"A Sleep Not Unlike Death" by Sean Chercover, Hardcore Hardboiled
"Killing Time" by Jane Cleland, Alfred Hitchock Mystery Magazine -
"Skull and Cross-Examinations" by Toni L.P. Kelner, Ellery Queen
Mystery Magazine - February 2008
"Scratch a Woman" by Laura Lippman, Hardly Knew Her (William Morrow)
"The Secret Lives of Cats" by Kristine Kathryn Rusch, Ellery Queen
Mystery Magazine - July 2008
May 22, 2009
May 21, 2009
The question: Is your writing flat - or fluffy?
The little bear on that Snuggle fabric softener commercial has the right idea - fluffy is better.
How do you get fluffy writing, you ask? Simple.
1. Describe. Give the reader a mental image, but don't overdo it.
It's easy to just write and fill in the blanks, watching your word count pile up, only to end up with serviceable, good sentences that are kind of blah. They're flat on the page.
2. Fluff up your writing by reading authors you like, and even a few you don't like.
Watch other authors' word usage. Remember: a car isn't just a car in fiction - it's a gleaming red hot rod or a burgundy-striped clunker. Flat: car. Fluffy: color and type.
I started thinking about fluffy writing as I'm reading one of Elaine Viets' latest in the Dead End Jobs series, CLUBBED TO DEATH. No criticism meant; I love her books. (Elaine, I mean fluffy as a compliment. Her book was the one at hand at the moment. Any examples of hers are in quotes.)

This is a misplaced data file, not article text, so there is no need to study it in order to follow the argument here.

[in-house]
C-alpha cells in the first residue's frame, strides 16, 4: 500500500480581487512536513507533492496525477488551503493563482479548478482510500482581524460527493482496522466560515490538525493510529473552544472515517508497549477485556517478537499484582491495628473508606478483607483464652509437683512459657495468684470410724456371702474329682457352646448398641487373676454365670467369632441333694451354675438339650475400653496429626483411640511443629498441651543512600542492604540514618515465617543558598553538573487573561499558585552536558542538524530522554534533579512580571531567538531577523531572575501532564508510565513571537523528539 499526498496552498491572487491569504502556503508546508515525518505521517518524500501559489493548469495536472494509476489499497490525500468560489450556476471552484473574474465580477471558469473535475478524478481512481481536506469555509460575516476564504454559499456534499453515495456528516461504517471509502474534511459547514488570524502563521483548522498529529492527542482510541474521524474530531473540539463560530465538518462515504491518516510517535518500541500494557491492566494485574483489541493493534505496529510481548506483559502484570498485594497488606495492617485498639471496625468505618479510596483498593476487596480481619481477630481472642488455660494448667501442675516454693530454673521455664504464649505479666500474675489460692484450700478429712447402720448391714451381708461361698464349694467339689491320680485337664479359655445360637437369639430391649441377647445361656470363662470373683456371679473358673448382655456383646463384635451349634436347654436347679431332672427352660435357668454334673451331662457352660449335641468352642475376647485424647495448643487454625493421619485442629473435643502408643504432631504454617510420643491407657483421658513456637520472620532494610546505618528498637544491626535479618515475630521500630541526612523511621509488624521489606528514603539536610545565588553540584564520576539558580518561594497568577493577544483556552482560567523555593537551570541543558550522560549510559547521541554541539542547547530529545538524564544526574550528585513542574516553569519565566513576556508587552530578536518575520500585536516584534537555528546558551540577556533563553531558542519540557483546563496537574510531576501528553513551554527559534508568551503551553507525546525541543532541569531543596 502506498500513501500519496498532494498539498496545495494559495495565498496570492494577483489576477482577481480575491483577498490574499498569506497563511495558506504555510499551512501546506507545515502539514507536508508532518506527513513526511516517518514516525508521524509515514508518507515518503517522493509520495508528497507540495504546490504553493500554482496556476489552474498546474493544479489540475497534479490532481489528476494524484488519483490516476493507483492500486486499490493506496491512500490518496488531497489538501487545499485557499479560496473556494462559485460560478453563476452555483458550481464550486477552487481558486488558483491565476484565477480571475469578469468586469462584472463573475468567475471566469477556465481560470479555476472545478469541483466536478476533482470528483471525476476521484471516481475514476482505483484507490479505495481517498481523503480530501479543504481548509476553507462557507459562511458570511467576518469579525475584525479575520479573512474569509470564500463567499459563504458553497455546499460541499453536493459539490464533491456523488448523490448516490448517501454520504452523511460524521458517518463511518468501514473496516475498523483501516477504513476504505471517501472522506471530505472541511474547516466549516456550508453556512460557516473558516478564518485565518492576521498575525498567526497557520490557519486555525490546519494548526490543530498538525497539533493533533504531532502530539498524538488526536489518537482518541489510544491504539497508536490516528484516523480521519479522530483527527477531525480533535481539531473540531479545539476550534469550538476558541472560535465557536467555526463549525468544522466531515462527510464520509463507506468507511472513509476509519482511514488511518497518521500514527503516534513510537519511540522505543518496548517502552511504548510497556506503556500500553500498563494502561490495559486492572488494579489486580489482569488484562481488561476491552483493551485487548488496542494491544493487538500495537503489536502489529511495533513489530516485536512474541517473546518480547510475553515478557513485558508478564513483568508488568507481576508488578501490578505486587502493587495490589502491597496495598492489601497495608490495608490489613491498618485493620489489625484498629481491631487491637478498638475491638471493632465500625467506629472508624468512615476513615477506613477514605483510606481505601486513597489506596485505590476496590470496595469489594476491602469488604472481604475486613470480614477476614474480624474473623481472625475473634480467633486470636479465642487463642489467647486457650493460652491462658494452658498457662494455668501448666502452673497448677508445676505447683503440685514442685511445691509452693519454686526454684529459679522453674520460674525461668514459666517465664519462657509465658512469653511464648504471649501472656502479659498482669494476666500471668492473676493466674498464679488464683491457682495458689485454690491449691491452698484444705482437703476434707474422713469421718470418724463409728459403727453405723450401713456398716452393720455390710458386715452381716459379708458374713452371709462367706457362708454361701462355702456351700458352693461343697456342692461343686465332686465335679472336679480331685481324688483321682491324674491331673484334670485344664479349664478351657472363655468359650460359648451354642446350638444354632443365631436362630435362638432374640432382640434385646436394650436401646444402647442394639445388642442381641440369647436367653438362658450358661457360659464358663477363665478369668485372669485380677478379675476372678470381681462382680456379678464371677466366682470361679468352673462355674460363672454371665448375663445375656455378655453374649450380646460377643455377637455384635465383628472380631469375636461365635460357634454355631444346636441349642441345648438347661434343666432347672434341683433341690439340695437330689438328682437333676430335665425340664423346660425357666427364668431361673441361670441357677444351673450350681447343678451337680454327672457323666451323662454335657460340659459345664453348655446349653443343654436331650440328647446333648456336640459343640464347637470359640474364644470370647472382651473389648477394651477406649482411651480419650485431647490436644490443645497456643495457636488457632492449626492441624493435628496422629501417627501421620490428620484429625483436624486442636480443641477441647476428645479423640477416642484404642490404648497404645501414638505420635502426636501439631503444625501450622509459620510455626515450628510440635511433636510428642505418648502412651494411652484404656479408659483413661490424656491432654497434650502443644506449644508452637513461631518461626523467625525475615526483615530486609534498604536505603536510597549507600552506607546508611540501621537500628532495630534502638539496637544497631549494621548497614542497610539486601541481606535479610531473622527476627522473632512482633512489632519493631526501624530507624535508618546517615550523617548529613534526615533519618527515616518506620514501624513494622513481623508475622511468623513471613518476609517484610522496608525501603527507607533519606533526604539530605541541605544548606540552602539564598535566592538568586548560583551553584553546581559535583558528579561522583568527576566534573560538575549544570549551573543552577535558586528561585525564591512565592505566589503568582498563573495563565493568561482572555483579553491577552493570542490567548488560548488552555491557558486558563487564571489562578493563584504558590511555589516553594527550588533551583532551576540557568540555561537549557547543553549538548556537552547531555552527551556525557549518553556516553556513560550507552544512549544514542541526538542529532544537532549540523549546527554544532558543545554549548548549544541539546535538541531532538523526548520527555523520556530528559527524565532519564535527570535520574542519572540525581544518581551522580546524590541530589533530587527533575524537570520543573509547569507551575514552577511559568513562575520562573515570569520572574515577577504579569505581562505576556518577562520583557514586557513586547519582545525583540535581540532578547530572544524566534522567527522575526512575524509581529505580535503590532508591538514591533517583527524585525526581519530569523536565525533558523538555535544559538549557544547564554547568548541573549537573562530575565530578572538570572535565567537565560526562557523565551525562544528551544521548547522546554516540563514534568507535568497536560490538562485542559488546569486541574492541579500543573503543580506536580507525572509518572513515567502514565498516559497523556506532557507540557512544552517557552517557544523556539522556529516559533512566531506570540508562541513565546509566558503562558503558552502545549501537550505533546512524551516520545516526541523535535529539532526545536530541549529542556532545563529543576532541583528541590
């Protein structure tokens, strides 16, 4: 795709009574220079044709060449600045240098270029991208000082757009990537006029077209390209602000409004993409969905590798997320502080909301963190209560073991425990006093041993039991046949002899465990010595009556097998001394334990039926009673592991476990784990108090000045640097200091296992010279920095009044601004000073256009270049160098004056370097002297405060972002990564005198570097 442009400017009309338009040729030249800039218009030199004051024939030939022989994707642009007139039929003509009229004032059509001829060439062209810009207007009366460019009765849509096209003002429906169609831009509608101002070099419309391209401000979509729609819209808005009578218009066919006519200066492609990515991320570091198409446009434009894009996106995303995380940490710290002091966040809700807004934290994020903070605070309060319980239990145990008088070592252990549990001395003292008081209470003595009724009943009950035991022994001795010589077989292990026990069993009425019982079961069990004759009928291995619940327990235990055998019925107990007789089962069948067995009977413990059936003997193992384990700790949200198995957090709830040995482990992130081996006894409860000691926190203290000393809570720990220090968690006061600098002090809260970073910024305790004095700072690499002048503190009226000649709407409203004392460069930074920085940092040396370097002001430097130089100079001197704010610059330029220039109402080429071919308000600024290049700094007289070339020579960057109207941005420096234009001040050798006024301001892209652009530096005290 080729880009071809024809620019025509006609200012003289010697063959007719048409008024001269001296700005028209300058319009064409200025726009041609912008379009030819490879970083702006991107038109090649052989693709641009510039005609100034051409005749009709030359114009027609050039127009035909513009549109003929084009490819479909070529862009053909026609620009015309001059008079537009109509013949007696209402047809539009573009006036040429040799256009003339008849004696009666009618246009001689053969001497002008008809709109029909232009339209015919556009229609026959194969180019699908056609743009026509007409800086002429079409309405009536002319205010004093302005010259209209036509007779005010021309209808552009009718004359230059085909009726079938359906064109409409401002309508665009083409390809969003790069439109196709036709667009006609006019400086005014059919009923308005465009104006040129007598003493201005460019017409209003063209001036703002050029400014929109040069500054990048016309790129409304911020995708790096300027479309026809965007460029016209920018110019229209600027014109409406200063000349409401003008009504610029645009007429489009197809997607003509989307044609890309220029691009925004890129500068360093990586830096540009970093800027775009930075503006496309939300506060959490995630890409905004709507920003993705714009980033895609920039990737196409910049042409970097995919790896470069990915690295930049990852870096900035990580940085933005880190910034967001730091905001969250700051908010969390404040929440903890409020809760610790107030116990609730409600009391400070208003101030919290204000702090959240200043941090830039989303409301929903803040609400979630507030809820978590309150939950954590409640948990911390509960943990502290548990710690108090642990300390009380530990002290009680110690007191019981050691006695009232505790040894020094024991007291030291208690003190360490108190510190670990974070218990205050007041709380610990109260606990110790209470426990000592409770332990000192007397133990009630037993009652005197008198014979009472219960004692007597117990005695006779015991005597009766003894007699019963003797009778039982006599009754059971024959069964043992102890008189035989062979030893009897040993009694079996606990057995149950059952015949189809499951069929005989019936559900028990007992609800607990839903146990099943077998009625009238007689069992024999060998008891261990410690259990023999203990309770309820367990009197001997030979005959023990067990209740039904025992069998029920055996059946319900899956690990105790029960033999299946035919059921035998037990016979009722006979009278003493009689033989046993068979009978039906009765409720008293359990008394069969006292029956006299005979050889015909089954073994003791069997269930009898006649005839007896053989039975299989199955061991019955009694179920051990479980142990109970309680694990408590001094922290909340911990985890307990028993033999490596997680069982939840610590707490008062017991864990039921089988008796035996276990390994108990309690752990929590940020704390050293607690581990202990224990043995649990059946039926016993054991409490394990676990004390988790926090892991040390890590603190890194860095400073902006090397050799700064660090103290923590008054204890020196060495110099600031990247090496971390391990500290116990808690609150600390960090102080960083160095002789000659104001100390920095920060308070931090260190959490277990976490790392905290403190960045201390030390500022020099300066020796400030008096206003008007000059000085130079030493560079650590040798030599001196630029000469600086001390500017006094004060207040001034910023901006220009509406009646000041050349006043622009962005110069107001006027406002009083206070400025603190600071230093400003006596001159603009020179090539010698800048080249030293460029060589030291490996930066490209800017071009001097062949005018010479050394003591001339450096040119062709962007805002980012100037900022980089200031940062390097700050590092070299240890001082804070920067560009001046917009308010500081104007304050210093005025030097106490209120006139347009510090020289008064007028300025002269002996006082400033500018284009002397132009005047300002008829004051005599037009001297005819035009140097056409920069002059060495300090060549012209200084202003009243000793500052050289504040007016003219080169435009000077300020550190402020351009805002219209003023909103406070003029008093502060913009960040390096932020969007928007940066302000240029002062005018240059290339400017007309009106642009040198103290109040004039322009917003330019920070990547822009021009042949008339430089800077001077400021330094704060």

I'm enjoying the story, but when I read I always take note of the writing, too, in this case, the descriptions. Example: hair isn't just hair: it's "long, chestnut hair."
3. Another example: give a mental image of the person - Flat: He strolled. Fluffy: "...had a bulldog walk..."
When you're writing, it's sometimes easy to forget this and rely on those tired old favorites. (Mine is walked, and sometimes nodded.)
4. Use a fine-tooth comb.
As a few other writers have mentioned, it's a good idea to go back and do a search in Word for your favorite over-used phrase or word. See how many times you used it, then think up a few fluffy new examples. Your writing will only be the better for it.
* Your Turn: Ok, writers admit it: What's your tired old favorite word or phrase?
May 20, 2009
1. Kimberley Big Hole, South Africa
Apparently the largest hand-dug excavation in the world, this 1,097-meter- deep mine yielded over three tons of diamonds before being closed in 1914.
2. Glory Hole - Monticello Dam, California
This is the "glory hole" at Monticello dam, and it is the largest spillway of its kind in the world, its size enabling it to consume 14,400 cubic feet of water every second.
3. Bingham Canyon Mine, Utah
This is supposedly the largest man-made excavation on earth. Extraction began in 1863 and continues today, the pit constantly increasing in size. In its current state the hole is miles deep and 2.5 miles wide.